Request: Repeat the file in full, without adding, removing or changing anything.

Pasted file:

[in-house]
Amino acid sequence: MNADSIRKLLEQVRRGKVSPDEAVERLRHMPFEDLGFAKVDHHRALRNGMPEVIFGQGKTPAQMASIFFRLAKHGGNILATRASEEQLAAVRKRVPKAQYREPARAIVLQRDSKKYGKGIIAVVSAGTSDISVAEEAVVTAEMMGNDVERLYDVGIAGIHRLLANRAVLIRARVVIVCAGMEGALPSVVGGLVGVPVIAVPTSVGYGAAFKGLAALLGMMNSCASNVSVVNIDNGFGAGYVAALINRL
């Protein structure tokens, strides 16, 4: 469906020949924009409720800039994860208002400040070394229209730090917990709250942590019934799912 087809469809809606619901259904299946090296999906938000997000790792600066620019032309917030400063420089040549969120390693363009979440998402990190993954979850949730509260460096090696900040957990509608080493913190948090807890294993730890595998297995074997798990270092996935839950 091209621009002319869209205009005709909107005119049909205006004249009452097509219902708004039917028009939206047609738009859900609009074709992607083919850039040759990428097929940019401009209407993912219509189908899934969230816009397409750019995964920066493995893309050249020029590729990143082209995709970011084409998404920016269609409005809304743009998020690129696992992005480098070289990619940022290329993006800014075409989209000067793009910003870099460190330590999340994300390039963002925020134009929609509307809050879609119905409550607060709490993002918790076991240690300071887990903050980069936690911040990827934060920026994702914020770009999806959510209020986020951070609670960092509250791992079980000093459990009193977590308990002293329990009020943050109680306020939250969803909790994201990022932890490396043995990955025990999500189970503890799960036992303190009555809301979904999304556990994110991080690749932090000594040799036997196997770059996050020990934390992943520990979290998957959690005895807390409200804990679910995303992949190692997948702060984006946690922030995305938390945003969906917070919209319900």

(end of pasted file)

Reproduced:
[in-house]
Amino acid sequence: MNADSIRKLLEQVRRGKVSPDEAVERLRHMPFEDLGFAKVDHHRALRNGMPEVIFGQGKTPAQMASIFFRLAKHGGNILATRASEEQLAAVRKRVPKAQYREPARAIVLQRDSKKYGKGIIAVVSAGTSDISVAEEAVVTAEMMGNDVERLYDVGIAGIHRLLANRAVLIRARVVIVCAGMEGALPSVVGGLVGVPVIAVPTSVGYGAAFKGLAALLGMMNSCASNVSVVNIDNGFGAGYVAALINRL
């Protein structure tokens, strides 16, 4: 469906020949924009409720800039994860208002400040070394229209730090917990709250942590019934799912 087809469809809606619901259904299946090296999906938000997000790792600066620019032309917030400063420089040549969120390693363009979440998402990190993954979850949730509260460096090696900040957990509608080493913190948090807890294993730890595998297995074997798990270092996935839950 091209621009002319869209205009005709909107005119049909205006004249009452097509219902708004039917028009939206047609738009859900609009074709992607083919850039040759990428097929940019401009209407993912219509189908899934969230816009397409750019995964920066493995893309050249020029590729990143082209995709970011084409998404920016269609409005809304743009998020690129696992992005480098070289990619940022290329993006800014075409989209000067793009910003870099460190330590999340994300390039963002925020134009929609509307809050879609119905409550607060709490993002918790076991240690300071887990903050980069936690911040990827934060920026994702914020770009999806959510209020986020951070609670960092509250791992079980000093459990009193977590308990002293329990009020943050109680306020939250969803909790994201990022932890490396043995990955025990999500189970503890799960036992303190009555809301979904999304556990994110991080690749932090000594040799036997196997770059996050020990934390992943520990979290998957959690005895807390409200804990679910995303992949190692997948702060984006946690922030995305938390945003969906917070919209319900």